Individual Chinese citizens could soon be allowed to invest as much as $1 million to $2 million overseas without regulatory approval, according to a statement by a deputy governor of the country’s central bank over the weekend.
The relaxation on international capital flows for individuals would follow similar moves for companies that have helped spark a surge in overseas investment by Chinese corporations that reached a record $84.4 billion last year, according to the Heritage Foundation.
Should the central bank follow through with concrete measures within the coming months it could provide wealthy Chinese with greater access to alternative investments beyond those available in China’s still underdeveloped financial markets, and fuel a further surge in overseas real estate investment by individuals
Foreign Exchange Watchdog Speaks Out
The potential for loosening controls on outbound capital flows was announced informally in Beijing on Saturday by Yi Gang, a deputy governor of the People’s Bank of China.
When asked as part of a panel discussion at the China Development Forum whether China could allow individuals to send as much as $1 million to $2 million overseas, Yi replied that “I think that in the near future, we can consider an arrangement like that,” according to an account in Bloomberg.
Although the official’s remarks may appear casual, Chinese bureaucrats of Yi’s caliber seldom make substantive pronouncements of any magnitude without several levels of approval. Also, Yi’s position as Director of China’s State Administration of Foreign Exchange, which is in addition to his role with the PBOC, makes him one of the country’s most qualified individuals for commenting on foreign exchange policy.
In November last year Shanghai’s party chief announced that qualified individuals would soon be allowed to invest overseas directly without prior approval through the city’s free trade zone. The expansion of this privilege to the citizenship as a whole would fit a pattern of China using the special economic area to trial new policies that have often been quickly expanded nationwide.
China Allowing More International Capital Flows
Although no concrete plan has been laid out by the government for removing the existing rules that restrict individuals to bringing the equivalent of $50,000 per year into or out of the country, such a plan would fit with recent trends in China’s management of its capital accounts.
While the country has traditionally kept tight controls on capital flows into and out of the country, it has gradually been loosening these measures, starting with corporate accounts.
In late 2012, China began allowing its insurance companies, and later other corporates, to transfer at least part of their funds overseas without approval from the Ministry of Commerce.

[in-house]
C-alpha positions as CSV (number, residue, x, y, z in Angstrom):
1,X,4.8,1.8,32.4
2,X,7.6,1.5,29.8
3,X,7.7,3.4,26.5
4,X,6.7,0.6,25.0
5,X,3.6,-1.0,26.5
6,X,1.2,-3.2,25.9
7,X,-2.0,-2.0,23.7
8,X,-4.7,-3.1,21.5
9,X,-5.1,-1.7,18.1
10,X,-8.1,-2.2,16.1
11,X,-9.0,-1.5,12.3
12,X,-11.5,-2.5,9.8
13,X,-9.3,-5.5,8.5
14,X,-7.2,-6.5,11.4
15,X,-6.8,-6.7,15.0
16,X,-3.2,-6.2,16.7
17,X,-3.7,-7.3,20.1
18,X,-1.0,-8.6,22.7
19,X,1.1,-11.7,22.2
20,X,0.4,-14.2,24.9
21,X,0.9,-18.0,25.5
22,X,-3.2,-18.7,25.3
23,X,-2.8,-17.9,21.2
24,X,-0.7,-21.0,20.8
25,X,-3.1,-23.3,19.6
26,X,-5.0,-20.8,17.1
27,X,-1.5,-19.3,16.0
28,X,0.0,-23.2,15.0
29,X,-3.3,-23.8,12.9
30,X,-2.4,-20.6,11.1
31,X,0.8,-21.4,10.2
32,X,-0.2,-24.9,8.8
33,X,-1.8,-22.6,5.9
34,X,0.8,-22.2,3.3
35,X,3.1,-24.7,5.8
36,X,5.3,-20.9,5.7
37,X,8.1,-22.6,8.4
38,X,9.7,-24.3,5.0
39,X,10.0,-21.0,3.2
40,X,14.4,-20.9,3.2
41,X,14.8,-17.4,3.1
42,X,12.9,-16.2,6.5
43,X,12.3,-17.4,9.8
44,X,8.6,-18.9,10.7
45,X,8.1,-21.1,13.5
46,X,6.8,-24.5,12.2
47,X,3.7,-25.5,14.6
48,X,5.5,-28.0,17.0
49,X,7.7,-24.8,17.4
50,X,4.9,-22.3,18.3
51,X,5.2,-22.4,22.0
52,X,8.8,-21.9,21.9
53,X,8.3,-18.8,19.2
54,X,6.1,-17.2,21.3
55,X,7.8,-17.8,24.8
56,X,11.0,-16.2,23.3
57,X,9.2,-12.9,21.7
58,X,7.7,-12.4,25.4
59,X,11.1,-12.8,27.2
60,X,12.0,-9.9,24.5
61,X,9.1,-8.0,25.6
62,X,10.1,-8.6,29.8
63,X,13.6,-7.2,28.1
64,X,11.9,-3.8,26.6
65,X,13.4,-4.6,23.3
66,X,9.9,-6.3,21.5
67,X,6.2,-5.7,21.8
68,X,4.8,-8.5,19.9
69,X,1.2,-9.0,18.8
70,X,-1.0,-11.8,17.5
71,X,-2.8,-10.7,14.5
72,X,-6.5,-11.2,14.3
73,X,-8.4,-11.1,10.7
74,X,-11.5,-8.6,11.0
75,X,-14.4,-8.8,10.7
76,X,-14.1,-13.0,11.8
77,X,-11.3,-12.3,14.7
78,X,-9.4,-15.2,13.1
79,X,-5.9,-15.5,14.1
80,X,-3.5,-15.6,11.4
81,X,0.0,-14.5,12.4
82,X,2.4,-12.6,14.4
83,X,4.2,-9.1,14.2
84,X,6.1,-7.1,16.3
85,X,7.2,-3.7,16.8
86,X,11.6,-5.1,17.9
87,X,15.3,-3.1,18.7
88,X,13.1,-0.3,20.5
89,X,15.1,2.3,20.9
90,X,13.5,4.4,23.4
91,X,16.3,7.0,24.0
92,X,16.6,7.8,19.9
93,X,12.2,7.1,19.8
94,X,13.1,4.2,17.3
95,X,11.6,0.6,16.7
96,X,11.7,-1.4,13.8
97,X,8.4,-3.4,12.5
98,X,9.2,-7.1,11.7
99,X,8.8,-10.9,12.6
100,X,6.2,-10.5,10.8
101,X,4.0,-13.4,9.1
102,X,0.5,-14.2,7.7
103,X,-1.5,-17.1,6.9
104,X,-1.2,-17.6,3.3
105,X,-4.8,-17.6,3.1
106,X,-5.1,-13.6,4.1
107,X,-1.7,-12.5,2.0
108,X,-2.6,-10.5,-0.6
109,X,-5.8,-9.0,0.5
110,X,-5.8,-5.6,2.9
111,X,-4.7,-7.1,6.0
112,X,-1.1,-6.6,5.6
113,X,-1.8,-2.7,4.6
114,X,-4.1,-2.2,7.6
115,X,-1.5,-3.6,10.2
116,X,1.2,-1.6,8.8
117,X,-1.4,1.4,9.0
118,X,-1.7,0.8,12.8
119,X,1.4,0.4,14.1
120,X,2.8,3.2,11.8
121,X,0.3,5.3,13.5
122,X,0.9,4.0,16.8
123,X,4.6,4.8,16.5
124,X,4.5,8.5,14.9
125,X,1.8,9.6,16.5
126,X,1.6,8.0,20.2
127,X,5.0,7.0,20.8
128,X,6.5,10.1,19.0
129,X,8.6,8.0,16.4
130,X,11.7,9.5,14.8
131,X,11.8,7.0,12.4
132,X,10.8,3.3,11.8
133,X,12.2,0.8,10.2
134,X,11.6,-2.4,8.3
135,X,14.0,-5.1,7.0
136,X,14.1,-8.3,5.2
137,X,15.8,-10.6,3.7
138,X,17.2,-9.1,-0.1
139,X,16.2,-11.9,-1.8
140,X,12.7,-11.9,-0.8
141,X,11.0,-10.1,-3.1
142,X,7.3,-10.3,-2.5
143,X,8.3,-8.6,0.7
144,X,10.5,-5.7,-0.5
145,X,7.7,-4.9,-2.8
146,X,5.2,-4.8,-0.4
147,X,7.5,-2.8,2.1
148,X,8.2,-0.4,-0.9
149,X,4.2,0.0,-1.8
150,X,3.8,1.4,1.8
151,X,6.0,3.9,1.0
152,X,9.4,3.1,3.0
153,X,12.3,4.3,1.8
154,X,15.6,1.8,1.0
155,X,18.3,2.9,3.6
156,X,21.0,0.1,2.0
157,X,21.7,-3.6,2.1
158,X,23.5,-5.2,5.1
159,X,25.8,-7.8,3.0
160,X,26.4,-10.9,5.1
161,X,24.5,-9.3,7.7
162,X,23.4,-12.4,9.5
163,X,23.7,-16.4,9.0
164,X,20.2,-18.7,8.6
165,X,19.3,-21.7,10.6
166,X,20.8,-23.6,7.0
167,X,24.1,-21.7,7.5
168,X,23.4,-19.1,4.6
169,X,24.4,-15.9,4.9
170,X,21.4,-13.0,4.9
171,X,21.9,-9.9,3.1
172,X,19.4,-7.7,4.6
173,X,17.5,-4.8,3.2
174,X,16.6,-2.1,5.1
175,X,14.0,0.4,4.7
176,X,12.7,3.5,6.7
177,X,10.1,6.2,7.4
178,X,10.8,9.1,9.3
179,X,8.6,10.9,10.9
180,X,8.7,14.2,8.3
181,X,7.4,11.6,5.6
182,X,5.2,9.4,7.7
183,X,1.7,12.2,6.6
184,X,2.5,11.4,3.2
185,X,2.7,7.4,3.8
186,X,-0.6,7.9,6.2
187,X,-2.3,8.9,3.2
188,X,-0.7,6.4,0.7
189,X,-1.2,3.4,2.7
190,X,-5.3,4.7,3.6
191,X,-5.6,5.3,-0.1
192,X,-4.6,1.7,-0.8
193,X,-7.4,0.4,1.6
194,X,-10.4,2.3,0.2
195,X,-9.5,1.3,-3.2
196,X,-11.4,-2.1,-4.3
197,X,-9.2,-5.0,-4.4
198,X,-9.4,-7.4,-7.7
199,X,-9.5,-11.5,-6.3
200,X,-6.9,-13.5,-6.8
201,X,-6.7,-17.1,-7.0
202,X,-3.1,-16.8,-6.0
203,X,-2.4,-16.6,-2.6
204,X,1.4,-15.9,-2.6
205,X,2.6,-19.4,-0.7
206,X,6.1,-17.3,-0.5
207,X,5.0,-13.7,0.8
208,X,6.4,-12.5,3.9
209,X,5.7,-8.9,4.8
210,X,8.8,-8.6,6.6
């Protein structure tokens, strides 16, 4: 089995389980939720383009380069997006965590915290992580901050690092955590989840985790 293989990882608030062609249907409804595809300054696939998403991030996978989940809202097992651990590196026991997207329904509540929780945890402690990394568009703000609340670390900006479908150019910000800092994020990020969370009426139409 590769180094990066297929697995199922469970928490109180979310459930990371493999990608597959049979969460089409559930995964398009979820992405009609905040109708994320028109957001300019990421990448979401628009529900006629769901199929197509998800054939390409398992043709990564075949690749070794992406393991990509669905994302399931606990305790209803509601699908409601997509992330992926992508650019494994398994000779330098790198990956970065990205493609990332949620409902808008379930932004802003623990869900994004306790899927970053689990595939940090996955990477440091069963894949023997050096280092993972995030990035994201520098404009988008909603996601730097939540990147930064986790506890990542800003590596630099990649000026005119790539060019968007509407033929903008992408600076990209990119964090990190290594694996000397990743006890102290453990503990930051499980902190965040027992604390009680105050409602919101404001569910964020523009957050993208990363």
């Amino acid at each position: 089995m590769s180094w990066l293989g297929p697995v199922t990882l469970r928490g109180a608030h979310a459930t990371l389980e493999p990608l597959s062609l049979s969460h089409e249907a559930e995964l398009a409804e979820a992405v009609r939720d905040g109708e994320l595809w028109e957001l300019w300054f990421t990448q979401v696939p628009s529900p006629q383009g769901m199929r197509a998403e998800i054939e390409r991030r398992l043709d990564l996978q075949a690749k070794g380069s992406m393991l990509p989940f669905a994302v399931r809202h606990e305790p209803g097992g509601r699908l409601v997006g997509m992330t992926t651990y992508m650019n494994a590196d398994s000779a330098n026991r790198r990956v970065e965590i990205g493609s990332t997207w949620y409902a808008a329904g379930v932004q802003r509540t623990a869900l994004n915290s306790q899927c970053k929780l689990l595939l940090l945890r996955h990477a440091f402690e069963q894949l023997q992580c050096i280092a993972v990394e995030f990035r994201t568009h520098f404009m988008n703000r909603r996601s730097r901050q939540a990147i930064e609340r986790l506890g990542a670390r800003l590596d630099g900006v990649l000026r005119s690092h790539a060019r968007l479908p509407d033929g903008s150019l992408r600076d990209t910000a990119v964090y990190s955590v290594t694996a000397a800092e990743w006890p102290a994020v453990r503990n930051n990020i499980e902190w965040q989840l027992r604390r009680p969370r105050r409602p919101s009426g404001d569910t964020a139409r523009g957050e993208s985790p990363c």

The result of the relaxation of restrictions on investment by the country’s insurers has fueled a surge in overseas asset acquisitions that has seen Chinese insurance companies aggressively acquiring hotels and other real estate assets in New York, London, Sydney, and other cities.
Then in 2014, another regulatory body – the National Development and Reform Commission (NDRC) raised the ceiling on investments that would require its approval to $1 billion. Prior to that move, transactions for resource related investments of more than $300 million, or of more than $100 million in other industries, would have required NDRC approval.
By allowing corporations to more freely invest overseas, overseas investment in real estate by Chinese companies increased by 46 percent to a record $16.5 billion in 2014, according to JLL.
Creating More Investment Options for Wealthy Individuals
China began giving its private citizens greater access to overseas investments in a limited form last year, when it established the Shanghai-Hong Kong stock connect, that allows mainland individuals to purchase shares on the Hong Kong exchange, and vice-versa. There are plans for a similar link from Hong Kong to the Shenzhen exchange for later this year.
While the exact nature of any new rules will have to wade its way through China’s bureaucracy, the apparent decision to allow private individuals still greater access to international markets, seems to signal growing confidence in the stability of the nation’s capital markets.
By giving citizens the right to invest globally, China will also most likely remove some demand from its housing market, which had previously been seen as one of the most promising investment alternatives compared to the country’s casino-esque stock market or its close-to-zero-interest bank deposits.